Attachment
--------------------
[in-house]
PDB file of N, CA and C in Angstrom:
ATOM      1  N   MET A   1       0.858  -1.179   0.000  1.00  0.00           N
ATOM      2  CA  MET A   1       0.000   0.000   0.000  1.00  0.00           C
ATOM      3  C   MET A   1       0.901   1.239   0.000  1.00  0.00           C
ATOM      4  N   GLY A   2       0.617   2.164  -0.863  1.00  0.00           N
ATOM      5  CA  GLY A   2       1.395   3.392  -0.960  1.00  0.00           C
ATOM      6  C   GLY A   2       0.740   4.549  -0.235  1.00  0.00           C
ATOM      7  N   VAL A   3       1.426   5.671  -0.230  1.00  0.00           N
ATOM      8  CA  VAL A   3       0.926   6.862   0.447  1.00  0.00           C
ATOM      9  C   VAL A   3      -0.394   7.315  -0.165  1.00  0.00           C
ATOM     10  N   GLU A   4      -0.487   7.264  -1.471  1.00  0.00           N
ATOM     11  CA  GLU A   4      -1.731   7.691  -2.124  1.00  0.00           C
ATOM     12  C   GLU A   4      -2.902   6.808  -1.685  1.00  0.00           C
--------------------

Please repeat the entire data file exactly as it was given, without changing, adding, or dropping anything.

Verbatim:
[in-house]
PDB file of N, CA and C in Angstrom:
ATOM      1  N   MET A   1       0.858  -1.179   0.000  1.00  0.00           N
ATOM      2  CA  MET A   1       0.000   0.000   0.000  1.00  0.00           C
ATOM      3  C   MET A   1       0.901   1.239   0.000  1.00  0.00           C
ATOM      4  N   GLY A   2       0.617   2.164  -0.863  1.00  0.00           N
ATOM      5  CA  GLY A   2       1.395   3.392  -0.960  1.00  0.00           C
ATOM      6  C   GLY A   2       0.740   4.549  -0.235  1.00  0.00           C
ATOM      7  N   VAL A   3       1.426   5.671  -0.230  1.00  0.00           N
ATOM      8  CA  VAL A   3       0.926   6.862   0.447  1.00  0.00           C
ATOM      9  C   VAL A   3      -0.394   7.315  -0.165  1.00  0.00           C
ATOM     10  N   GLU A   4      -0.487   7.264  -1.471  1.00  0.00           N
ATOM     11  CA  GLU A   4      -1.731   7.691  -2.124  1.00  0.00           C
ATOM     12  C   GLU A   4      -2.902   6.808  -1.685  1.00  0.00           C